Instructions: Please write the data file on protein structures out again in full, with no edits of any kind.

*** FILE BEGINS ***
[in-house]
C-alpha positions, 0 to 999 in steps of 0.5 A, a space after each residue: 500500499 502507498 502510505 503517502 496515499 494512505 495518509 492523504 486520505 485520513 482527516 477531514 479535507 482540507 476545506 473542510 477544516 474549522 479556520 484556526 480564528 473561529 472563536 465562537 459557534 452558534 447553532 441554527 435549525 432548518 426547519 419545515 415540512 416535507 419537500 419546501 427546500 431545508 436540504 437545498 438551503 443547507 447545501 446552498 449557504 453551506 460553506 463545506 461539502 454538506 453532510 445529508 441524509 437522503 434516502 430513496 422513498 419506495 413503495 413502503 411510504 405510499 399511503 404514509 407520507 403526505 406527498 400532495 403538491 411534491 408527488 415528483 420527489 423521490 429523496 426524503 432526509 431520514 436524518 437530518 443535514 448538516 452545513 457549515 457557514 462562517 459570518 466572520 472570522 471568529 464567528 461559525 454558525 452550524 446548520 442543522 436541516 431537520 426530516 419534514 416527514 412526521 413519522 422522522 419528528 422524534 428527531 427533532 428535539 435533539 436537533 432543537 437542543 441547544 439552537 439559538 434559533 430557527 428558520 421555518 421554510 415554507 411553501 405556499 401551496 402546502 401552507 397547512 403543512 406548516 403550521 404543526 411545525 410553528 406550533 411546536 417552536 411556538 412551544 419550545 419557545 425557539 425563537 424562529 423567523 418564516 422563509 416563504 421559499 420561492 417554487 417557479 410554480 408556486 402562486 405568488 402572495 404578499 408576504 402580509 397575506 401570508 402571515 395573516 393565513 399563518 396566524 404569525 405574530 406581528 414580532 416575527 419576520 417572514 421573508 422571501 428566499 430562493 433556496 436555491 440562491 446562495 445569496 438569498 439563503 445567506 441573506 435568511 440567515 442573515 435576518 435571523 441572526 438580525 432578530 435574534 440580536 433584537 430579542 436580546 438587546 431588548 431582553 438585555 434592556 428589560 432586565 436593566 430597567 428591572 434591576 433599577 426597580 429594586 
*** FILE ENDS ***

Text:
[in-house]
C-alpha positions, 0 to 999 in steps of 0.5 A, a space after each residue: 500500499 502507498 502510505 503517502 496515499 494512505 495518509 492523504 486520505 485520513 482527516 477531514 479535507 482540507 476545506 473542510 477544516 474549522 479556520 484556526 480564528 473561529 472563536 465562537 459557534 452558534 447553532 441554527 435549525 432548518 426547519 419545515 415540512 416535507 419537500 419546501 427546500 431545508 436540504 437545498 438551503 443547507 447545501 446552498 449557504 453551506 460553506 463545506 461539502 454538506 453532510 445529508 441524509 437522503 434516502 430513496 422513498 419506495 413503495 413502503 411510504 405510499 399511503 404514509 407520507 403526505 406527498 400532495 403538491 411534491 408527488 415528483 420527489 423521490 429523496 426524503 432526509 431520514 436524518 437530518 443535514 448538516 452545513 457549515 457557514 462562517 459570518 466572520 472570522 471568529 464567528 461559525 454558525 452550524 446548520 442543522 436541516 431537520 426530516 419534514 416527514 412526521 413519522 422522522 419528528 422524534 428527531 427533532 428535539 435533539 436537533 432543537 437542543 441547544 439552537 439559538 434559533 430557527 428558520 421555518 421554510 415554507 411553501 405556499 401551496 402546502 401552507 397547512 403543512 406548516 403550521 404543526 411545525 410553528 406550533 411546536 417552536 411556538 412551544 419550545 419557545 425557539 425563537 424562529 423567523 418564516 422563509 416563504 421559499 420561492 417554487 417557479 410554480 408556486 402562486 405568488 402572495 404578499 408576504 402580509 397575506 401570508 402571515 395573516 393565513 399563518 396566524 404569525 405574530 406581528 414580532 416575527 419576520 417572514 421573508 422571501 428566499 430562493 433556496 436555491 440562491 446562495 445569496 438569498 439563503 445567506 441573506 435568511 440567515 442573515 435576518 435571523 441572526 438580525 432578530 435574534 440580536 433584537 430579542 436580546 438587546 431588548 431582553 438585555 434592556 428589560 432586565 436593566 430597567 428591572 434591576 433599577 426597580 429594586 